I recently came across this multimedia composition by the New Yorker artist and children’s book author Maira Kahlman: And The Pursuit of Happiness. I’ve described it as the perfect anthem for my Digital Media Literacy Slow Food Movement Movement.
Ultimately, Kahlman believes a democracy would insure access to nutritious foods for all. Our democratic ideals would be reflected in our ability to appreciate where that food comes from and the degree to which we take the time to enjoy meals together. Slowly.
I knew Kahlman first as the creator of wildly colorful and uniquely lettered children’s books like “Hey Willy See the Pyramids” and “Sayonara Mrs. Kackleman.” I thought she was also the author of “How Pizza Came to Queens,” which was published at around the time of those early Kahlman books.
Turns out I was wrong.
Dayal Kaur Khalsa, the actual author of “How Pizza Came to Queens,” created a beautiful tale that captured my adult imagination. As a kid who grew up in Queens and who ate a LOT of pizza, I was astounded by the overlooked obvious notion that some idenitifiable individual could be responsible for introducing an iconic food into our culture. It helped that the story was also beautiful and colorful.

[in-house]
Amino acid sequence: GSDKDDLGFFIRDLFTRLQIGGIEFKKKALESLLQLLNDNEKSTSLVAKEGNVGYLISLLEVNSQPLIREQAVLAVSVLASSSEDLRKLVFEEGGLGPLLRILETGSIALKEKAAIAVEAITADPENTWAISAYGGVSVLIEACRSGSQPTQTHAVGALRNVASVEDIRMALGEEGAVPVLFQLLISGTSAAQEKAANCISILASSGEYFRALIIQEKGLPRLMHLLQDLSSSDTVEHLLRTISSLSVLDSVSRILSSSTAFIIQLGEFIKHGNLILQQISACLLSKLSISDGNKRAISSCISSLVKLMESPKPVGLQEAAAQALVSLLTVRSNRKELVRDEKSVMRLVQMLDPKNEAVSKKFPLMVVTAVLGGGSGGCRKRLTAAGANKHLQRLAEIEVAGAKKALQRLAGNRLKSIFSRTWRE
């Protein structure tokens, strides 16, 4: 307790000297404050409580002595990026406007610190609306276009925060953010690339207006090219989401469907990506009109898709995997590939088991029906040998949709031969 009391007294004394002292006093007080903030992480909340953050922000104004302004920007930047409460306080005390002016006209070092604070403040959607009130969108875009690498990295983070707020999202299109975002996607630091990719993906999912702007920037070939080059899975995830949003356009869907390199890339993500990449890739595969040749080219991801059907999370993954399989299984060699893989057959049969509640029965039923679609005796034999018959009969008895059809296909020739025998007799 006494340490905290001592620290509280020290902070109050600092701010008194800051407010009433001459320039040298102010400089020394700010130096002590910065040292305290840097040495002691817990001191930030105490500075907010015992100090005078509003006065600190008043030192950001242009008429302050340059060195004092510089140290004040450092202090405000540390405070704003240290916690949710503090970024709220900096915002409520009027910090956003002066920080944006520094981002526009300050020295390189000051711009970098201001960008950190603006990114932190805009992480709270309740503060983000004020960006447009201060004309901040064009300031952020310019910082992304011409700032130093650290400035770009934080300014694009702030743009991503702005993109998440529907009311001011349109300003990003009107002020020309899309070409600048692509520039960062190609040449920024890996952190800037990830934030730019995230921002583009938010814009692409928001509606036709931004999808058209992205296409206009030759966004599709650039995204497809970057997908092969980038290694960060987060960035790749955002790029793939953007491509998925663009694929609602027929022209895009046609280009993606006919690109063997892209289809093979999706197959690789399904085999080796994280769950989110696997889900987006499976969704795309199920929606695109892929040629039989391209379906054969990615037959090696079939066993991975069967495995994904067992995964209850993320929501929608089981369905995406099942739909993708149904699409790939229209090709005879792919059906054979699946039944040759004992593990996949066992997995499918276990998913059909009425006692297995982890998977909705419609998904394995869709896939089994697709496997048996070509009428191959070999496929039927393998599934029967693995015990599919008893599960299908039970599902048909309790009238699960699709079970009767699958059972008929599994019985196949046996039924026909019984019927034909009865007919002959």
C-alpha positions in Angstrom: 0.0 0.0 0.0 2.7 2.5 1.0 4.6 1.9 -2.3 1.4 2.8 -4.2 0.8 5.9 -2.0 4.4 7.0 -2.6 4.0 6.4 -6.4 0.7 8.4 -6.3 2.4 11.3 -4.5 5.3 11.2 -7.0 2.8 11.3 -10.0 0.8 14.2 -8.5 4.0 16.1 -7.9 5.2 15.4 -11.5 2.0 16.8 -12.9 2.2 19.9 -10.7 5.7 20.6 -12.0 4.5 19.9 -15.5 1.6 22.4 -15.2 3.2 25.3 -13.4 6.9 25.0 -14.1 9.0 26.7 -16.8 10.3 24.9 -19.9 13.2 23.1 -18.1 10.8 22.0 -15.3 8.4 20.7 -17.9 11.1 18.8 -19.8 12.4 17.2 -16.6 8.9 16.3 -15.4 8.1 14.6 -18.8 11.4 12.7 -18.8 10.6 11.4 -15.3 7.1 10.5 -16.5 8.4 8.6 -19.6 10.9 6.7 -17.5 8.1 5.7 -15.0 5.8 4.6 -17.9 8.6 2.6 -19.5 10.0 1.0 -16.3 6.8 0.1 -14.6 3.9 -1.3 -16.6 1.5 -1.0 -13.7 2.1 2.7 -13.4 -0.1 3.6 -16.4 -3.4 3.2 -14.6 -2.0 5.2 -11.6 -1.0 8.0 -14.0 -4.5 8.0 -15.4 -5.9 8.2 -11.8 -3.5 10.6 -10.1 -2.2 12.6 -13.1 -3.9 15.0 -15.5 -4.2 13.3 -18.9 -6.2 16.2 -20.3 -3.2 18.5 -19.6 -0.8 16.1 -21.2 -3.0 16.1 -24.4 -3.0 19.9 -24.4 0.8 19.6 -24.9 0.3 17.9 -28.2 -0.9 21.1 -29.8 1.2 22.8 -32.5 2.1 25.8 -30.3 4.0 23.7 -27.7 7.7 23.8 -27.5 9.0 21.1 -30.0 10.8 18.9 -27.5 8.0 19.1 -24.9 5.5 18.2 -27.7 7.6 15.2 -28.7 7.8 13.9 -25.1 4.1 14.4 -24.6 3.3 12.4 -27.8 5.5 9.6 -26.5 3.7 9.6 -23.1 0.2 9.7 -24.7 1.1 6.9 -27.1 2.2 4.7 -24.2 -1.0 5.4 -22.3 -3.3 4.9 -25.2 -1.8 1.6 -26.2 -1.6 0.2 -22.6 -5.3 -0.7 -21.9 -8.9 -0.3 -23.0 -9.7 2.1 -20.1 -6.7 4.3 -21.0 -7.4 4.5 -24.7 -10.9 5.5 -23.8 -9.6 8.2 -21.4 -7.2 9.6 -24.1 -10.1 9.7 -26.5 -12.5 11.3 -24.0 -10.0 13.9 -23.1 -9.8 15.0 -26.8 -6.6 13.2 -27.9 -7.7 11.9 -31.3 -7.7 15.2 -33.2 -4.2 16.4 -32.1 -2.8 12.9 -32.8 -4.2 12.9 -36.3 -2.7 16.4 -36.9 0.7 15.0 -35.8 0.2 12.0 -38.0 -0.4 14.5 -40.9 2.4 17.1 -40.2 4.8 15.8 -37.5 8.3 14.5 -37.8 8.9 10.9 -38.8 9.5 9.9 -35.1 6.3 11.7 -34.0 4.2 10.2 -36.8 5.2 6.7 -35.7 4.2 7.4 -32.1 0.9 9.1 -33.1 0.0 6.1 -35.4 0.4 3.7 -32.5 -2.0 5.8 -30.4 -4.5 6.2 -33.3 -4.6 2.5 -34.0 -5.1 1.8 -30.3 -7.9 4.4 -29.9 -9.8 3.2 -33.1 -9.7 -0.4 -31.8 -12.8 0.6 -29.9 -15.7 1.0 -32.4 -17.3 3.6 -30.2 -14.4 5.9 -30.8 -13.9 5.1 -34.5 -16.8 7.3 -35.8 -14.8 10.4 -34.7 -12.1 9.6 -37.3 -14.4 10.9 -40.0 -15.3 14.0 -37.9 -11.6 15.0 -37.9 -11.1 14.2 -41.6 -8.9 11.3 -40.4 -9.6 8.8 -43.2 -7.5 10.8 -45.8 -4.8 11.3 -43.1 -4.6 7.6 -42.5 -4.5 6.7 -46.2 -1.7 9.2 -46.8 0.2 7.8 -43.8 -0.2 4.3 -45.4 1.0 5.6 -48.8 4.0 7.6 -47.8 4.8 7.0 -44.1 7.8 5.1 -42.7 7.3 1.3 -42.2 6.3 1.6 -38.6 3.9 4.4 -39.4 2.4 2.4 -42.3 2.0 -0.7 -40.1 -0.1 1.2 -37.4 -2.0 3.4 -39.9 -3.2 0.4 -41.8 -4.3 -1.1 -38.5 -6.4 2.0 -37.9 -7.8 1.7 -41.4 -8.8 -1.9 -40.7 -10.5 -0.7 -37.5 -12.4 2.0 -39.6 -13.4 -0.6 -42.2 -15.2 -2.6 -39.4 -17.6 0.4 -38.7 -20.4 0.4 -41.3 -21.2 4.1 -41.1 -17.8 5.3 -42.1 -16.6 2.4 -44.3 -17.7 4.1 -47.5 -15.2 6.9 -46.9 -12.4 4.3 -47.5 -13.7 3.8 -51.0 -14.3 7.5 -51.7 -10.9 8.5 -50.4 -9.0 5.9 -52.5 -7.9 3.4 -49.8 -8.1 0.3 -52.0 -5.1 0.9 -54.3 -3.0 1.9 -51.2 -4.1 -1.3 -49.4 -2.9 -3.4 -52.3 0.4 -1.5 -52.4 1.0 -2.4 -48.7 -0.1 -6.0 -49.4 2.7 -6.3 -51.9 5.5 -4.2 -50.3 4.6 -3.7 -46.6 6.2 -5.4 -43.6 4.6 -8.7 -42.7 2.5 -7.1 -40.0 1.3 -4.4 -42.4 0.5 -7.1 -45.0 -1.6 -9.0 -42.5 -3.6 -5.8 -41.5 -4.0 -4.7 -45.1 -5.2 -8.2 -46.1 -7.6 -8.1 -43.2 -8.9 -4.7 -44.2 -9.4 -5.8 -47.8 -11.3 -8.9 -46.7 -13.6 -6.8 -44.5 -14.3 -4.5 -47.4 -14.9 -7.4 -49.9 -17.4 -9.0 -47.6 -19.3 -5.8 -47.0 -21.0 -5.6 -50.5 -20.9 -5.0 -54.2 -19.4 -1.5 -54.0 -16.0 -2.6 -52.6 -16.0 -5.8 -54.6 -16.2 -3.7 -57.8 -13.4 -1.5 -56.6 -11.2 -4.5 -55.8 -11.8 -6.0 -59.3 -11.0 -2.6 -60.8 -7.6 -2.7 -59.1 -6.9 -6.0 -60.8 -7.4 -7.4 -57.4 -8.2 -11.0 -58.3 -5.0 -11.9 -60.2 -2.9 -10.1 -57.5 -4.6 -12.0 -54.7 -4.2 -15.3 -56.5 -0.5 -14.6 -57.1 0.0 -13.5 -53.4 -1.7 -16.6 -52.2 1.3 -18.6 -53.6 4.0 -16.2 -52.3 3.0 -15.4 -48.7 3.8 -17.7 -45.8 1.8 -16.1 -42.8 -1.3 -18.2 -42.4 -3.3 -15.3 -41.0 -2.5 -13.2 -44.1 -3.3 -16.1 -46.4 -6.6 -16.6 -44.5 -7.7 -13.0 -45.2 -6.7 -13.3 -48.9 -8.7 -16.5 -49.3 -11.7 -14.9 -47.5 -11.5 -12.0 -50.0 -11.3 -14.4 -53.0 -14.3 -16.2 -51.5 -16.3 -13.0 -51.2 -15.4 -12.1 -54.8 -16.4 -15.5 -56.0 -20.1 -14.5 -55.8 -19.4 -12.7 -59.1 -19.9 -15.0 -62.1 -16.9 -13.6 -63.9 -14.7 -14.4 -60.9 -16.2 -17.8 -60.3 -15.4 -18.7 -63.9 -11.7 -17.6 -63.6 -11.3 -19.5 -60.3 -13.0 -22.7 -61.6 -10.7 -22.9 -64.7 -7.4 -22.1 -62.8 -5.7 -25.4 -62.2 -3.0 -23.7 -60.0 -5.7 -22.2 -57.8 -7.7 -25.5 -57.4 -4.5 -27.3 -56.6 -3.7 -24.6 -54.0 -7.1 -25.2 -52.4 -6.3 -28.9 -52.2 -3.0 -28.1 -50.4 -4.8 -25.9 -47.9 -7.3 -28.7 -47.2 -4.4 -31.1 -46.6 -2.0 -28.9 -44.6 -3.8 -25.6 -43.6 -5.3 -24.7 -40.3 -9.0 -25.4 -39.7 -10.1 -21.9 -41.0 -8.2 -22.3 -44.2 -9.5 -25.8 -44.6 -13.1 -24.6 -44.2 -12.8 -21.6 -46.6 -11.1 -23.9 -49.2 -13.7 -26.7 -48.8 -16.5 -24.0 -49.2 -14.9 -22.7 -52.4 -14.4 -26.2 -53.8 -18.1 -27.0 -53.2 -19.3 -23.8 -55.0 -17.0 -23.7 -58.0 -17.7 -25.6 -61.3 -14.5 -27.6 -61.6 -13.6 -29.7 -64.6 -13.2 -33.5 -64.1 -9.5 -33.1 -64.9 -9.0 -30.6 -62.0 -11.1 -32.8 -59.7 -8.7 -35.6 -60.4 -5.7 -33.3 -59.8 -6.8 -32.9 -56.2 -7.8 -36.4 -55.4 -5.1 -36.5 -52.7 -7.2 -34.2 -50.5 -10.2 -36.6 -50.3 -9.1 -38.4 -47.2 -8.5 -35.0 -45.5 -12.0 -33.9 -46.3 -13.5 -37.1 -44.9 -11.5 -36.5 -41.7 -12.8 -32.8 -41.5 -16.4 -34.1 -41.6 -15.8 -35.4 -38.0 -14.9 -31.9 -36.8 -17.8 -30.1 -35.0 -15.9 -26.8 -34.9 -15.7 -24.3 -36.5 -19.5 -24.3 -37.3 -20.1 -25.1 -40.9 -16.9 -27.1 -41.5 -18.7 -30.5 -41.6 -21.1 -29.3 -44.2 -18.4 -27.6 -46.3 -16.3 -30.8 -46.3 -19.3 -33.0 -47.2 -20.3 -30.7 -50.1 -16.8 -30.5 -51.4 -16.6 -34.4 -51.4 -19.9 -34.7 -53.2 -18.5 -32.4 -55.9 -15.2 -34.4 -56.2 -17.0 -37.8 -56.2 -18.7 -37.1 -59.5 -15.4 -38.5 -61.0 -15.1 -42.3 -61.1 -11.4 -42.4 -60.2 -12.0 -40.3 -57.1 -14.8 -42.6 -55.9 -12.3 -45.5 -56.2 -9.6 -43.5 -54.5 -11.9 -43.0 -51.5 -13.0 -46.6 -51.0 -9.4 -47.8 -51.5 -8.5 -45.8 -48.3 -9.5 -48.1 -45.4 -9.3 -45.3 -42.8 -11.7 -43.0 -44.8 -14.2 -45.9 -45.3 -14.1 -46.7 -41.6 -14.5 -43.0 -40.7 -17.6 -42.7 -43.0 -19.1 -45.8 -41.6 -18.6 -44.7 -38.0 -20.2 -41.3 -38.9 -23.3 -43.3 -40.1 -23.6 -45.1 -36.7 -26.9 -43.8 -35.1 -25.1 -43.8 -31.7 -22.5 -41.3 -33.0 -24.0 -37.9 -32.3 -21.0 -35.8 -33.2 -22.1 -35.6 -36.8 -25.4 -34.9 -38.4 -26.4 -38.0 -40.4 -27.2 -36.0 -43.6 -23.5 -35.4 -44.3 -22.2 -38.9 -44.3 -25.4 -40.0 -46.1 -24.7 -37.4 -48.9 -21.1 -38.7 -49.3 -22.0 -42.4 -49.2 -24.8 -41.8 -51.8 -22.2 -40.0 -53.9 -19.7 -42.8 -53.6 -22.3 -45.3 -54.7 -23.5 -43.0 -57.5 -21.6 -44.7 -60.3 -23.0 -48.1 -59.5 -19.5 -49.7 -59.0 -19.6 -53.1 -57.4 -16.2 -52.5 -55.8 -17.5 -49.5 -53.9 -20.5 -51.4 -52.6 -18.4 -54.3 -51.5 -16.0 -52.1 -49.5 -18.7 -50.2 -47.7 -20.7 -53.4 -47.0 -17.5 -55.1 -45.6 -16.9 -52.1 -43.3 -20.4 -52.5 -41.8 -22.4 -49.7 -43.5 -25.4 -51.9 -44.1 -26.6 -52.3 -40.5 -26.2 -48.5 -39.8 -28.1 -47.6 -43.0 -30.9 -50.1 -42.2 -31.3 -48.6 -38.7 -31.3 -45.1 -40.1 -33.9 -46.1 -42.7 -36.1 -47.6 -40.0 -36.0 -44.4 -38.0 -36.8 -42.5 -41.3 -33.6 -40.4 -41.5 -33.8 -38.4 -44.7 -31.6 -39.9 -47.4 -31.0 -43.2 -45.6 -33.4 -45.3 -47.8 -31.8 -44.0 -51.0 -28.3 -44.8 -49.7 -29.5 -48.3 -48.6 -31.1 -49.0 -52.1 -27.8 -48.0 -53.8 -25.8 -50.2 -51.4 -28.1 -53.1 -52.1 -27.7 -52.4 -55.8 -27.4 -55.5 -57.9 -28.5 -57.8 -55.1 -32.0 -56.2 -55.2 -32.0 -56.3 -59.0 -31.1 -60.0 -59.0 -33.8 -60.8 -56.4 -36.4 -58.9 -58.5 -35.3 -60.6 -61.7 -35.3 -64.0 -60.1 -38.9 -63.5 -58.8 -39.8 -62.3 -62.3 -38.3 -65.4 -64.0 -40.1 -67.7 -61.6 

I loved that the main character, Mrs. Pelligrini, given the chance, unrolls her prized rollling pin just before making pizza with the two children in the story. It reminded me of the display cases at the Ellis Island museum in which what immigrants brought with them is showcased. In many instances those making the long arduous journey to this country carried with them cooking utensils. Will they have samovars? How will will I find the right cast-iron pots? I cannot part with my rolling pin! I imagine the would-be immigrants saying to themselves as they choose what to bring and what to leave behind.
These cooking utensils provided the means for meeting basic survival needs, yes. But they also represented the transplanting of culture, the underpinnings of new communities, the beginning of a reshaping of the country in which they would land.
Until pizza could become so ubiquitous and readily available that a Korean-American kid from Queens would find it unimaginable that it was ever different.